Concerned about optics, students reluctant to stay home


Max Stith

With rising COVID cases, some students learning remotely remain concerned about gossip.

Ella West, Ellie Monday, and Lillian Poag

*Some names of the people interviewed for this story have been changed to protect their privacy.

Marie* spent most of winter break at home with her family. The rising number of COVID cases in Houston fueled her concern. A few days before returning to school, she met four friends for lunch. What she didn’t know was that one of them had been exposed to COVID at a large social gathering over winter break. 

She spent the next seven days in quarantine. 

“I take full responsibility—I shouldn’t have seen four people for a meal,” Marie said. “It was outside, but I had to take my mask off to eat. I knew they went out—that was very irresponsible of me—that won’t be happening again.”

While Marie stayed at home, stories of large and small social gatherings in places from Las Vegas to Tuscaloosa to Dallas abounded. Concerns of potential exposure over the holidays led school administrators to keep juniors and seniors home for the first three days of the semester.

I don’t want to be associated with that at all. People remember the super-spreader events.

— Anonymous

Beyond the concern for her own well-being, Marie doesn’t want her teachers to think that she would risk their health by going out to a social gathering.

“That’s embarrassing for people who attended [social gatherings],” Marie said. “I don’t want to be associated with that at all. People remember the super-spreader events.”

Emma Nguyen, a freshman, became concerned after her initial rapid COVID test came back positive. Although she received three successive negative tests, including a blood antigen test, she still felt the skepticism and scorn from her peers.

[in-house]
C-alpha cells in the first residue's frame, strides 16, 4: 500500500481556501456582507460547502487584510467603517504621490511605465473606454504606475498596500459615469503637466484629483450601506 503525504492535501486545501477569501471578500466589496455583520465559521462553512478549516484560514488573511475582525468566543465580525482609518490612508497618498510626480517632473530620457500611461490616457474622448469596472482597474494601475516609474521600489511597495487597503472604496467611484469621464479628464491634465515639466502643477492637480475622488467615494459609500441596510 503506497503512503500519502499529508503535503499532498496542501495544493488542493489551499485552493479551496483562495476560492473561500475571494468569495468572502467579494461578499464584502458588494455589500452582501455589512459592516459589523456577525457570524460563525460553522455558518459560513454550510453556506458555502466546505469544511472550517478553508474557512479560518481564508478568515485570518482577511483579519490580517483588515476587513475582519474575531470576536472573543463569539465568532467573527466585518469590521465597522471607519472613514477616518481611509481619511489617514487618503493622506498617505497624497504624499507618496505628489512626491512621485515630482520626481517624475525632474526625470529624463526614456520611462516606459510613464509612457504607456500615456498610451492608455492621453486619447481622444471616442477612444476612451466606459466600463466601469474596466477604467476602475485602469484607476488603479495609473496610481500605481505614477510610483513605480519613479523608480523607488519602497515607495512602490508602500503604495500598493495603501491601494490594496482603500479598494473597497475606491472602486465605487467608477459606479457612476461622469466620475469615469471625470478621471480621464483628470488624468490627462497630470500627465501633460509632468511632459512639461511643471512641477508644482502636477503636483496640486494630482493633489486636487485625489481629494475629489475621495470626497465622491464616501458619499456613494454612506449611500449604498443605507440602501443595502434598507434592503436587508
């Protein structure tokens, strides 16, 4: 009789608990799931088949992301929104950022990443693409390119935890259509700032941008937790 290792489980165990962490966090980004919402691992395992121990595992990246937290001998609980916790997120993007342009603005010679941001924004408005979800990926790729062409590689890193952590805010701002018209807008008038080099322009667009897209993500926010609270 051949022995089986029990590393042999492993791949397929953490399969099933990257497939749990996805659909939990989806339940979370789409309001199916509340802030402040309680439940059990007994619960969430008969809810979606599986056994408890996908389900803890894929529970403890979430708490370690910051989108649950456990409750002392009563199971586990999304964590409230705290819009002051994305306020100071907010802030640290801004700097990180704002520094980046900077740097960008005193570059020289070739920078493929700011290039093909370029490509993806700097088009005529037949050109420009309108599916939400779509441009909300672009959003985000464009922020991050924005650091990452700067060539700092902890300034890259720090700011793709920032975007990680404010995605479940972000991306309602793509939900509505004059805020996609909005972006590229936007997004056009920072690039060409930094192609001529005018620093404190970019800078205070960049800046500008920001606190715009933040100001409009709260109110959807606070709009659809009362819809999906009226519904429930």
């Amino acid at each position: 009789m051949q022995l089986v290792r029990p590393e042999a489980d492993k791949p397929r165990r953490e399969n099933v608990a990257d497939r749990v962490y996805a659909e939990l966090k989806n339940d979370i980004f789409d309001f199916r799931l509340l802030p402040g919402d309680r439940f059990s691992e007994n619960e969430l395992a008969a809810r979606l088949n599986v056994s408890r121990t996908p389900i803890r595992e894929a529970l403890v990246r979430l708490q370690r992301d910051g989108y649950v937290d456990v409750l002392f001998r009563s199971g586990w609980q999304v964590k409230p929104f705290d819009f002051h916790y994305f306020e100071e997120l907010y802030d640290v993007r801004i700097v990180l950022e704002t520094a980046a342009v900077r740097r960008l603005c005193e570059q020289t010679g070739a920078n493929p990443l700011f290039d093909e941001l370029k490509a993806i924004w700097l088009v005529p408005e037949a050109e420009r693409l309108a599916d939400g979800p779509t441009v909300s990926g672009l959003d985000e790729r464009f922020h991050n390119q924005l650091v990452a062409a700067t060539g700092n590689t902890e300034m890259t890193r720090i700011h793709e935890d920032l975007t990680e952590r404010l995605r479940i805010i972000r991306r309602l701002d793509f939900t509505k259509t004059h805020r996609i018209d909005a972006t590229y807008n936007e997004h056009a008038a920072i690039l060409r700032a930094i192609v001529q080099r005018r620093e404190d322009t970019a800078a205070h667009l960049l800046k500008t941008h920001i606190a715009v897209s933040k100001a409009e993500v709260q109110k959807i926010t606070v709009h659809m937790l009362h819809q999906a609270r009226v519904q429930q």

“I tried to get people not to gossip,” Nguyen said. “I didn’t want rumors going around that I was doing something irresponsible to get [COVID] when I never actually had it. I thought that my teachers would think I was being irresponsible over the weekend and going to social events without masks.”

Junior Beth Ann Dominey faced a similar backlash after she contracted COVID at a club volleyball tournament the week before winter break. According to Dominey, many of her peers gave her more grief than sympathy. One classmate cursed her out, claiming that Dominey ruined her life, even though she had not been a close contact.  

As soon as I got the virus, people forgot that I was a person and started to treat me like I was less than one—or simply a nuisance.

— Beth Ann Dominey

“Hardly anyone asked how I was feeling,” Dominey said. “As soon as I got the virus, people forgot that I was a person and started to treat me like I was less than oneor simply a nuisance.”

Only a few days before winter break, junior Will Smith and his two Upper School siblings were sent to wrap up the semester at home. Even though their father works from home and only occasionally frequents the grocery store and barbershop, he tested positive for COVID.

“It shows how anyone can contract the virus even if they’re doing all the right things,” Smith said. 

Although Smith did not feel socially stigmatized, he struggled mentally and academically from the isolation. He had to stay six feet apart from his family and wear a mask outside his own bedroom. Sitting at his desk, being detached from his classmates and focusing on a screen all day drained his energy. 

“Not enough people are taking this seriously,” Smith said. “The fear factor has gone down, and people have become more relaxed. Time can be the enemy.”